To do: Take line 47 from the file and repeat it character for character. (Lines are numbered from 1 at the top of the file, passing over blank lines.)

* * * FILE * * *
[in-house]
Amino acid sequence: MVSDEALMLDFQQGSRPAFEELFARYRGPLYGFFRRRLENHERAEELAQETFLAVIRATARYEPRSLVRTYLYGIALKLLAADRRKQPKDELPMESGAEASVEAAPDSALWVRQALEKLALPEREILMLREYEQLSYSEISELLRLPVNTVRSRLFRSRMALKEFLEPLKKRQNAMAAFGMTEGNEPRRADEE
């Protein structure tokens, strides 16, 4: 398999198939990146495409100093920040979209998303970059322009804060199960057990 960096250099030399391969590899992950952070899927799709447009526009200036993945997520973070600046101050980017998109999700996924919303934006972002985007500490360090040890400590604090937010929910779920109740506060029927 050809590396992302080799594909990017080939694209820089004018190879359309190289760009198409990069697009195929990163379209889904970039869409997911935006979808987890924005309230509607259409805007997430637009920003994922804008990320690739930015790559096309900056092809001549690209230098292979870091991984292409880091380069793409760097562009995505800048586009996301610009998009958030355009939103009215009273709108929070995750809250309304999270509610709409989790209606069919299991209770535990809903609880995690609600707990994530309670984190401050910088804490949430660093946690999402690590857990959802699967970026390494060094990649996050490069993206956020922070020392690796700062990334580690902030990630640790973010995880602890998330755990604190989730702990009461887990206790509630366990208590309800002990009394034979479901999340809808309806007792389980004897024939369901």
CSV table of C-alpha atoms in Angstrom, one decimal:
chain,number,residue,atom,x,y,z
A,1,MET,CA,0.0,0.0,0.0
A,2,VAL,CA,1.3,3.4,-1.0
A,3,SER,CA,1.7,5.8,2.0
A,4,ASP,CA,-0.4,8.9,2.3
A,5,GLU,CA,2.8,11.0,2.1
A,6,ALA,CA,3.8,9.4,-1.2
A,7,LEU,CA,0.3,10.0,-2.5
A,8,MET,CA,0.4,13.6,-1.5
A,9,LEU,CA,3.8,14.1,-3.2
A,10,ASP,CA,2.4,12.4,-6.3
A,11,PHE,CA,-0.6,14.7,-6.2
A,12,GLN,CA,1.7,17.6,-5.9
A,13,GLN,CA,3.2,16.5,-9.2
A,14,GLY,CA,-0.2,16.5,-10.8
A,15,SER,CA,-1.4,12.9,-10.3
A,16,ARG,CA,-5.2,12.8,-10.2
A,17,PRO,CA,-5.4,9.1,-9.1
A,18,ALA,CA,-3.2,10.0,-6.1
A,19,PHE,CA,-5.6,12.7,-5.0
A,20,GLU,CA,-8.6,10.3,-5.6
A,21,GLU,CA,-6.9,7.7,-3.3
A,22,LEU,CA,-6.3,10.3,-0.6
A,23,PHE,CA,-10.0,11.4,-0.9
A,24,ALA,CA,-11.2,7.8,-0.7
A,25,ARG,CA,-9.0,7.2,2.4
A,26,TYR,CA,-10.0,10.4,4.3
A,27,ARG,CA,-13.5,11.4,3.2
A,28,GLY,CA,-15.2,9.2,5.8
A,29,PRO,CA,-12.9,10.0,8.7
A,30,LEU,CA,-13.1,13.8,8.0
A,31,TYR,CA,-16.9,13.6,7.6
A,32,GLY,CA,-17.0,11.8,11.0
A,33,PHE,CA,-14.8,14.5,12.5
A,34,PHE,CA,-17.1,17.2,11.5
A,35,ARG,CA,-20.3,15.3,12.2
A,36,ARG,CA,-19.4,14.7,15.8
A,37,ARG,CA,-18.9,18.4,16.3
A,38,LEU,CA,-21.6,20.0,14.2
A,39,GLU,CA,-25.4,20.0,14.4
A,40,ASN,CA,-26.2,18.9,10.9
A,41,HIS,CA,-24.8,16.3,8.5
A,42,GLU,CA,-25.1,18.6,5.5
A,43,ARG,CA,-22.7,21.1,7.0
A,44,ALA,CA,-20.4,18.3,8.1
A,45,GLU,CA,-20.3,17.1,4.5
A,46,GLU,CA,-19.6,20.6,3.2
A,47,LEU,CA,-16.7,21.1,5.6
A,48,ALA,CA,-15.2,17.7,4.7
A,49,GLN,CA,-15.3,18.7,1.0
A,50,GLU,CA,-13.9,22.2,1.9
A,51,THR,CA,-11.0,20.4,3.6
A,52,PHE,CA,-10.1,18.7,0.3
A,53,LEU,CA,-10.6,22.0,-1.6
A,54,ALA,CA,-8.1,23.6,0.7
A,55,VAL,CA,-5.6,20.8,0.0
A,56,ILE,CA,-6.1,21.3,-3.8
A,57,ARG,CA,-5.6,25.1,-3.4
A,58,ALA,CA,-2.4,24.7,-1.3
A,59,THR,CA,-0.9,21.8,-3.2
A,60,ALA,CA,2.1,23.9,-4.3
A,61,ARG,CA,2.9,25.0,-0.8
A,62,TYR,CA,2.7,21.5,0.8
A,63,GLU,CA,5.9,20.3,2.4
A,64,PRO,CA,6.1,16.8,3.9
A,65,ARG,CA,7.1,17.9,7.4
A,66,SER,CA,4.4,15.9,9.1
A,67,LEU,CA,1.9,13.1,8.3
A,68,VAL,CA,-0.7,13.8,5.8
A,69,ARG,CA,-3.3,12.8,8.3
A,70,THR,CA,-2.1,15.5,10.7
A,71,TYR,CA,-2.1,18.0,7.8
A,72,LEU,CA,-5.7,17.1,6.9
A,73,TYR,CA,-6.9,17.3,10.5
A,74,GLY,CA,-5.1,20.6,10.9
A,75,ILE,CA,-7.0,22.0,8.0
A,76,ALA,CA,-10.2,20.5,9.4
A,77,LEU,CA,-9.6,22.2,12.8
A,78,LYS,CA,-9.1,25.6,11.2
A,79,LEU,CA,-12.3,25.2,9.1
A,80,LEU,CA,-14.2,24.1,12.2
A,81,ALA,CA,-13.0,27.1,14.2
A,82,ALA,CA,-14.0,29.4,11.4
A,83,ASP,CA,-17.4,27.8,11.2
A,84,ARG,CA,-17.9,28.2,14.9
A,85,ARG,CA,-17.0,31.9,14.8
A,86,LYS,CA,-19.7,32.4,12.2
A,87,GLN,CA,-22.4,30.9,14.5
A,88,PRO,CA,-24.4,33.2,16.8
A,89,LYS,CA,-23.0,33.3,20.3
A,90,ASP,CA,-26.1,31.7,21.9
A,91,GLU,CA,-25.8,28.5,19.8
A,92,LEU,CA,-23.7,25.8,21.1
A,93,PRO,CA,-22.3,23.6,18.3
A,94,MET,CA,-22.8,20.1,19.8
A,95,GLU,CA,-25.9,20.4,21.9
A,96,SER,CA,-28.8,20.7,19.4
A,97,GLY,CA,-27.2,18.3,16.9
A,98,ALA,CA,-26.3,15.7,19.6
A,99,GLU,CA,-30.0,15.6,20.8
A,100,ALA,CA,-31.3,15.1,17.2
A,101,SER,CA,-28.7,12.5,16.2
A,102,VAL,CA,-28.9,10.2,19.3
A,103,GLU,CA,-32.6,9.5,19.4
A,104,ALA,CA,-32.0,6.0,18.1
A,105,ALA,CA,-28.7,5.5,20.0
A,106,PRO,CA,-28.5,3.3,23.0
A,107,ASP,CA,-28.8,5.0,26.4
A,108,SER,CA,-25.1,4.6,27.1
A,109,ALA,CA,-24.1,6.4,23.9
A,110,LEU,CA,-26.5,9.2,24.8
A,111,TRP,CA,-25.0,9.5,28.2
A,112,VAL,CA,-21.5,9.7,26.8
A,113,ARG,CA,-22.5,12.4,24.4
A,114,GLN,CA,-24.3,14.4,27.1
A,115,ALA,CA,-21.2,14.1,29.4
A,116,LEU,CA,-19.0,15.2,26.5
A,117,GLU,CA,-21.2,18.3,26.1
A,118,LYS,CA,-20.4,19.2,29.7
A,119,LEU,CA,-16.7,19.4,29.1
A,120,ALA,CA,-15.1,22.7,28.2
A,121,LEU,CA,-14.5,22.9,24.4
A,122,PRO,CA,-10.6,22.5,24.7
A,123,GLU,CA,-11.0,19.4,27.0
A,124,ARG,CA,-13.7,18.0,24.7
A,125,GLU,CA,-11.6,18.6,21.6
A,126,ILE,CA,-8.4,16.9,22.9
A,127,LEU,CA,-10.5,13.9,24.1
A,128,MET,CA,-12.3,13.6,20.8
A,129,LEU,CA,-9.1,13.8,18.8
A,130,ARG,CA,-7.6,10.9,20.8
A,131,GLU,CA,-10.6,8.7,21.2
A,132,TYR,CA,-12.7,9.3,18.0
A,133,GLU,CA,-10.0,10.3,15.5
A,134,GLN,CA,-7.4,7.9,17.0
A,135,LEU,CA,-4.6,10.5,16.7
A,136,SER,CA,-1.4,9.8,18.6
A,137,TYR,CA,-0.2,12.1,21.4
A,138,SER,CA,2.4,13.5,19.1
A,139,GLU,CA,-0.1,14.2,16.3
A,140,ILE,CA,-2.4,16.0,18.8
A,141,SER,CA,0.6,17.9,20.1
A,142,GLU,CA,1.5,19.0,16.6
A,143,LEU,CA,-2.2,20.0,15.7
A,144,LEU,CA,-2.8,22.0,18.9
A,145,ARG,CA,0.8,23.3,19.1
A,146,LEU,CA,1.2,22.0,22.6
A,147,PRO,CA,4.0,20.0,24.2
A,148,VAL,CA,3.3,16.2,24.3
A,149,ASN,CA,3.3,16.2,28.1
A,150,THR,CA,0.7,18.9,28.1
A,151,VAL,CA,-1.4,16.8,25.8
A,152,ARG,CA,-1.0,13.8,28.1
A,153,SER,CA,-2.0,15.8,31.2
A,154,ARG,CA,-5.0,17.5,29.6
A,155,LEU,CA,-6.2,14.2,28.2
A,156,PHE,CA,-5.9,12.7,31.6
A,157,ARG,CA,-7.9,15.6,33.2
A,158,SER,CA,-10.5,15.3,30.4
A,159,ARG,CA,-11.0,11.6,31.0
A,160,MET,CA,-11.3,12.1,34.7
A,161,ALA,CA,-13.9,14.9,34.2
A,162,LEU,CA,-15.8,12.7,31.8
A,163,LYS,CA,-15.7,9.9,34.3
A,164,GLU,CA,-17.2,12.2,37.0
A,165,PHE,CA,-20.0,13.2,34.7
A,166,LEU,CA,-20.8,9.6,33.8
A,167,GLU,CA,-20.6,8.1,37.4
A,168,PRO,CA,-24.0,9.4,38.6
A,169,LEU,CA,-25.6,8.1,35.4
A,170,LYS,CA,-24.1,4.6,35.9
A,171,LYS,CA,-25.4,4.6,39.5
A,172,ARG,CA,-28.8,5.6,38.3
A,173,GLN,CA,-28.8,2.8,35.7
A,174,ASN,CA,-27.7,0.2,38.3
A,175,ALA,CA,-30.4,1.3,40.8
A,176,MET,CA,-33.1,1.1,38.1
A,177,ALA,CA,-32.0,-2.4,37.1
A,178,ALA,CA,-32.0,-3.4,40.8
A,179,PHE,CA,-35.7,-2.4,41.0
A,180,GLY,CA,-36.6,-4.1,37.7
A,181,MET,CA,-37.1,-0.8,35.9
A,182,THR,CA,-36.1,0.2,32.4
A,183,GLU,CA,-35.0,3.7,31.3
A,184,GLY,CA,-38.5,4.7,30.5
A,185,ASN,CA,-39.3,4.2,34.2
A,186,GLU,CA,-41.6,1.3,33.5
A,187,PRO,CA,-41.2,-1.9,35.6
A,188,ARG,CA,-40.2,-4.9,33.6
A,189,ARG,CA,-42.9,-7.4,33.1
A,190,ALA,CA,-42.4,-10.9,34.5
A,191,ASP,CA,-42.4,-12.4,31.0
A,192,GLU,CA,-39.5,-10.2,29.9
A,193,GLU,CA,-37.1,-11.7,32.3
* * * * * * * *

A,42,GLU,CA,-25.1,18.6,5.5